Through the Grapevine
Missouri’s grape and wine industry is an economics engine.
issouri’s bourgeoning grape and wine industry is an economic engine for its product (wine) and its spinoff business (wine tourism). At Mizzou, the Grape and Wine Institute’s research and extension activities supply knowledge to grape growers and winemakers, and faculty members also educate a much‐needed workforce. A Missouri wine tax supports the $850,000 a year program.
Most of Missouri’s wineries are small. Wineries producing fewer than 5,000 gallons accounted for 81 percent of all Missouri wineries. The five largest — St. James, Stone Hill, Les Bourgeois, Crown Valley, Augusta Mount Pleasant — produced 81 percent of Missouri wine in 2009.
The state grape is the historic Norton. In 1873, the International Wine Competition in Vienna, Austria, declared Missouri Norton wine Best Red of All Nations. The wine was a favorite of President Ulysses S. Grant. Recently, Mizzou researchers discovered that Norton wine contains up to twice as much of the beneficial chemical resveratrol as other varieties, such as Cabernet Sauvignon.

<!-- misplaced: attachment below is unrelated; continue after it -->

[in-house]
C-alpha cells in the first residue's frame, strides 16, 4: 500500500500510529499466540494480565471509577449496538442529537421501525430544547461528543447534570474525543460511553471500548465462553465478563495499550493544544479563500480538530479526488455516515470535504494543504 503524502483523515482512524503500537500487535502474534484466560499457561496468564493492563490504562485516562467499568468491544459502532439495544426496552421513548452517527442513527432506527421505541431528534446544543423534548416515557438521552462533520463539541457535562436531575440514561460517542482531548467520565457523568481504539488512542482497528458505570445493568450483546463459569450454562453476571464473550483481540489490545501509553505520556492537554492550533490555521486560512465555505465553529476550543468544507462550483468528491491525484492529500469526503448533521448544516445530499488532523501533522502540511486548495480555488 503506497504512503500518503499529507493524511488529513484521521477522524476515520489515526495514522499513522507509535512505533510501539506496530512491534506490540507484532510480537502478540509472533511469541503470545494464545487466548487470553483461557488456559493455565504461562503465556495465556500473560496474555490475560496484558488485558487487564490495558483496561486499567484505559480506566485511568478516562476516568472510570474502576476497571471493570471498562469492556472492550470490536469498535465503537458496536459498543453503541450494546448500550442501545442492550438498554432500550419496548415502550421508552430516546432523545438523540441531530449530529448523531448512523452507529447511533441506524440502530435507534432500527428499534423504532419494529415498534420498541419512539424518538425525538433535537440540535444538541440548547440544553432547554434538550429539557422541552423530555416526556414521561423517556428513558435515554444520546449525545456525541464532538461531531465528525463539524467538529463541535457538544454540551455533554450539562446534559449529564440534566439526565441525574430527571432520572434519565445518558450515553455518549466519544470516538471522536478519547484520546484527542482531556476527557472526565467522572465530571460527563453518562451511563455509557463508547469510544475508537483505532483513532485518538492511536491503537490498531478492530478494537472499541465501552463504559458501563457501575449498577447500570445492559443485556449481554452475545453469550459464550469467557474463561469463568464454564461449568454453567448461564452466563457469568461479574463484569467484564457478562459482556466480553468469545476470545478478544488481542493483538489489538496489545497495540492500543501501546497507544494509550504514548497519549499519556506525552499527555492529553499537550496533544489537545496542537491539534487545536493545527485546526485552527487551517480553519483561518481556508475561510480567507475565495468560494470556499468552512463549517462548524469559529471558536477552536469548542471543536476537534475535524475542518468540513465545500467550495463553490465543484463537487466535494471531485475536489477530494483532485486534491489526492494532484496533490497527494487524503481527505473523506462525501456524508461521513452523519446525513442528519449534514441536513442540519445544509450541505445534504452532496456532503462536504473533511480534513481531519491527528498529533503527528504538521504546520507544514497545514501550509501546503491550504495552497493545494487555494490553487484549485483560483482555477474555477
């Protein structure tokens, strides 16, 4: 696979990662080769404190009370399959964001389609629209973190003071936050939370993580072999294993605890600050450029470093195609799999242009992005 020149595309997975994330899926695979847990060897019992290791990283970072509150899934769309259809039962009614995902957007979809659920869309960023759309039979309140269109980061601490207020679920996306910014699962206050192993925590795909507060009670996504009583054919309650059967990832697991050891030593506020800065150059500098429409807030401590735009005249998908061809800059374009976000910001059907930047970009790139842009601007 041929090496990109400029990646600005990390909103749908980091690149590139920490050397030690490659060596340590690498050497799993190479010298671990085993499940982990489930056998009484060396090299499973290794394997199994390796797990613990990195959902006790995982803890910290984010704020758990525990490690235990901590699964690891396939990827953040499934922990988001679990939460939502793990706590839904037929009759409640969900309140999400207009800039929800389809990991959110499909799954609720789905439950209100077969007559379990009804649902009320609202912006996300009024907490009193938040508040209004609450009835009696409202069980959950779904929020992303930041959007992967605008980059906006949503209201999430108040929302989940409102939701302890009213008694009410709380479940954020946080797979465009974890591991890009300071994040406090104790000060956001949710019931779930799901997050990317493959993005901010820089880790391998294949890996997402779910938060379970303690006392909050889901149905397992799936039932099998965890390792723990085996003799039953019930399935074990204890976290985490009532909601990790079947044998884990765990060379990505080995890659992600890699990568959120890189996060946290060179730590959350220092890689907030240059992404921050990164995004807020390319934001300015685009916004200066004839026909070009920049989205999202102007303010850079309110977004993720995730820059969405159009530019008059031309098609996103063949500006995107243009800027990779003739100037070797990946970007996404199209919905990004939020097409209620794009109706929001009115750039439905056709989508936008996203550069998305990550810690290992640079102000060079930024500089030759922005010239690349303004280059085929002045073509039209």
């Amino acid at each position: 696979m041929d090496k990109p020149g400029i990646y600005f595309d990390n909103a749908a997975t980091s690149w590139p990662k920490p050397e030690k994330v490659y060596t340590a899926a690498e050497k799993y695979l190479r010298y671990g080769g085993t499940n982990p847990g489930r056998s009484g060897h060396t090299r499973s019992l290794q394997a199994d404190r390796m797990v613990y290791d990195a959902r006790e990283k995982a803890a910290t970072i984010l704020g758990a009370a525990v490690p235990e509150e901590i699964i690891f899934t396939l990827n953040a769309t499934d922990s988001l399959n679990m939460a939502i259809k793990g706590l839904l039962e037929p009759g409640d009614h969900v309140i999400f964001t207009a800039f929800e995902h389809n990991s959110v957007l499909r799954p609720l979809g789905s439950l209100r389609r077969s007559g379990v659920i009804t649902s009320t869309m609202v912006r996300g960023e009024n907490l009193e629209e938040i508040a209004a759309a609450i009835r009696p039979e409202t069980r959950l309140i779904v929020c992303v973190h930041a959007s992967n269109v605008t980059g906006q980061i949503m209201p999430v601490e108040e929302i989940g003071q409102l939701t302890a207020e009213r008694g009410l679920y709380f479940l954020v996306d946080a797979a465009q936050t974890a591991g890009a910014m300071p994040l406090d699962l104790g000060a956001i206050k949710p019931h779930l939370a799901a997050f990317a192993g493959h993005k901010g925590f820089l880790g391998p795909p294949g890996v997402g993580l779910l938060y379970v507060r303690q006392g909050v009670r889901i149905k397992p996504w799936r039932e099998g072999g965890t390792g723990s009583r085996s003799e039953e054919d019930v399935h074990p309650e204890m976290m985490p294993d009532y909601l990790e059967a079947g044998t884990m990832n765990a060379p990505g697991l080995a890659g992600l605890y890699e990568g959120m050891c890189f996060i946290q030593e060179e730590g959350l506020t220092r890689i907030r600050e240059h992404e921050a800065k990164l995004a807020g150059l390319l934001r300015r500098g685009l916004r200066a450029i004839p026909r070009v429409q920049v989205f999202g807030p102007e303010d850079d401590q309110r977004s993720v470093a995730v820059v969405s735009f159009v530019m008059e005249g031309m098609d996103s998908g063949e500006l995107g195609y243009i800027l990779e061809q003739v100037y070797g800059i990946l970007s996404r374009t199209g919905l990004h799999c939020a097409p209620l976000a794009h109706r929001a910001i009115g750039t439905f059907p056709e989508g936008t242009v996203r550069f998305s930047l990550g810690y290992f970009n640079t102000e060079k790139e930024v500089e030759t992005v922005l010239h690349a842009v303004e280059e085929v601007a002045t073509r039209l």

Wine and Dash
MU’s first agriculture dean was viticulturist George Swallow. In the late 1800s, the White Campus area was a 40‐acre vineyard. The winemaking took place in Academic Hall. Students’ raids of the winery were legendary, as was the vineyard itself, which inspired a poem by Eugene Field, author of “Wynken, Blynken, and Nod.”
About 14,000 people are employed in Missouri’s wine industry. Wine grapes grow on roughly 1,700 Missouri acres.
In 1927, gridiron guru Don Faurot, BS Ag ’25, MA ’27, completed his master’s thesis, “Influence upon production of the different methods of training grapes.” In 1928, he co‐wrote the research bulletin, “A comparison of four systems of pruning grapes.”